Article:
6 Jun 2014 5:45 AM GMT
The Chief Justice of India has set the machinery in motion, to ascertain the views of the entire legal fraternity so as to put his revolutionary idea of “365 days a year” into motion. Earlier in May, he had suggested that the justice delivery system should function round-the-year, with minimum adjournments during the hearings.CJI R.M. Lodha, in a letter to the Chief Justices of the...
The Chief Justice of India has set the machinery in motion, to ascertain the views of the entire legal fraternity so as to put his revolutionary idea of “365 days a year” into motion. Earlier in May, he had suggested that the justice delivery system should function round-the-year, with minimum adjournments during the hearings.
CJI R.M. Lodha, in a letter to the Chief Justices of the High Courts, reportedly asserted that the judges should be given choice of holidays and vacations. The letter contrasted people with legal problems and people in pain and said that they both “want relief and they want it as quickly and as expeditiously as possible”.
He had also approached Biri Singh Sinsinwar, Chairman of the Bar Council of India which embodies the interest of 17-lakh lawyers, in order to consider the views of State Bar Councils, Bar Associations and members of the Bar and give a report. However, the lawyer community articulated its doubts, disagreeing with the suggestion “in absence of modality to implement the idea."
TOI reported that a meeting of the heads of various state bar councils saw practical upheaval against the idea. The suggestion was rejected with the Chairman stating, "It is not possible for advocates to attend court for all 365 days. It is neither practical nor feasible for an advocate to work throughout the year without rest." The committee started getting critical of the CJI, who has a very short tenure of five months. The BCI instead suggested extension of the working days and hours of the courts to maybe 210 days instead of 365 and stated that this will also be enough to reduce the backlog of cases.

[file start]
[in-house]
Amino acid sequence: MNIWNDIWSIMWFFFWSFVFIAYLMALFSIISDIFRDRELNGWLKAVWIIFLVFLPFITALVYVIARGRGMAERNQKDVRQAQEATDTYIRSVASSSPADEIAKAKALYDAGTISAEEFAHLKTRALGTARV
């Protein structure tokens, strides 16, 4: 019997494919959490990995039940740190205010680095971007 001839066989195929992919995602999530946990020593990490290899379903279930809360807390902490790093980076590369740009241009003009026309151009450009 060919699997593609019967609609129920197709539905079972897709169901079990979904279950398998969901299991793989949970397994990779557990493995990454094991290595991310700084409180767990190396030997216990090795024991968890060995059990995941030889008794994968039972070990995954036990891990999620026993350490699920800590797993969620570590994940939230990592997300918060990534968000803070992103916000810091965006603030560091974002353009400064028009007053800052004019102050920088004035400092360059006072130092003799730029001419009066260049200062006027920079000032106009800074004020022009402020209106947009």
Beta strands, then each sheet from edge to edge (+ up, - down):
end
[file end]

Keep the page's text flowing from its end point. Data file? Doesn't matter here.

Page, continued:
As a related answer to the problem, Sinsinwar also stated that the lawyers have come to an agreement with regard to establishment of Advocates' Academy in each state, similar to judicial academy, to provide legal education to advocates all over the country. Additionally, a resolution to provide a stipend of Rs. 5,000 for new advocates for at least five years, along with setting up of an e-library in each trial court was reportedly put forward.
Livelaw had reported that the legal fraternity in Mumbai and Kerala had opposed the idea since its inception. However, with this verdict by the state bar councils, the implementation seems far from execution.
Advocate General of Chhattisgarh recommended setting up of a committee comprising of reputed advocates to scrutinize the proposal and carry out the interactions with the heads on issue. However, no consensus could be reached on the issue, with the lawyers moving on to the discussion about toll exemption for the “social service” rendered to the community by the lawyers.
Justice Lodha had put forward the proposal keeping in mind the 60,000 cases pending in the Supreme Court and 42-lakh cases pending in the High Courts of the country. He envisaged a speedy and free justice delivery system working 365 days a year, characteristics, most often than not, missing from the process of justice delivery in India. The proposal could actually prove productive to clear the log jam of cases. If 15 benches hear cases for 193 days a year, it comes to 2,895 benches a year. But if 10 benches sit for 365 days a year, it would result in working of 3,650 benches, leading to an increase of 26%. The Chief Justice had also seen this as an opportunity for young advocates to test and sharpen their skills. However, the dialogue seems to be failing, with the entire lawyer community against the implementation.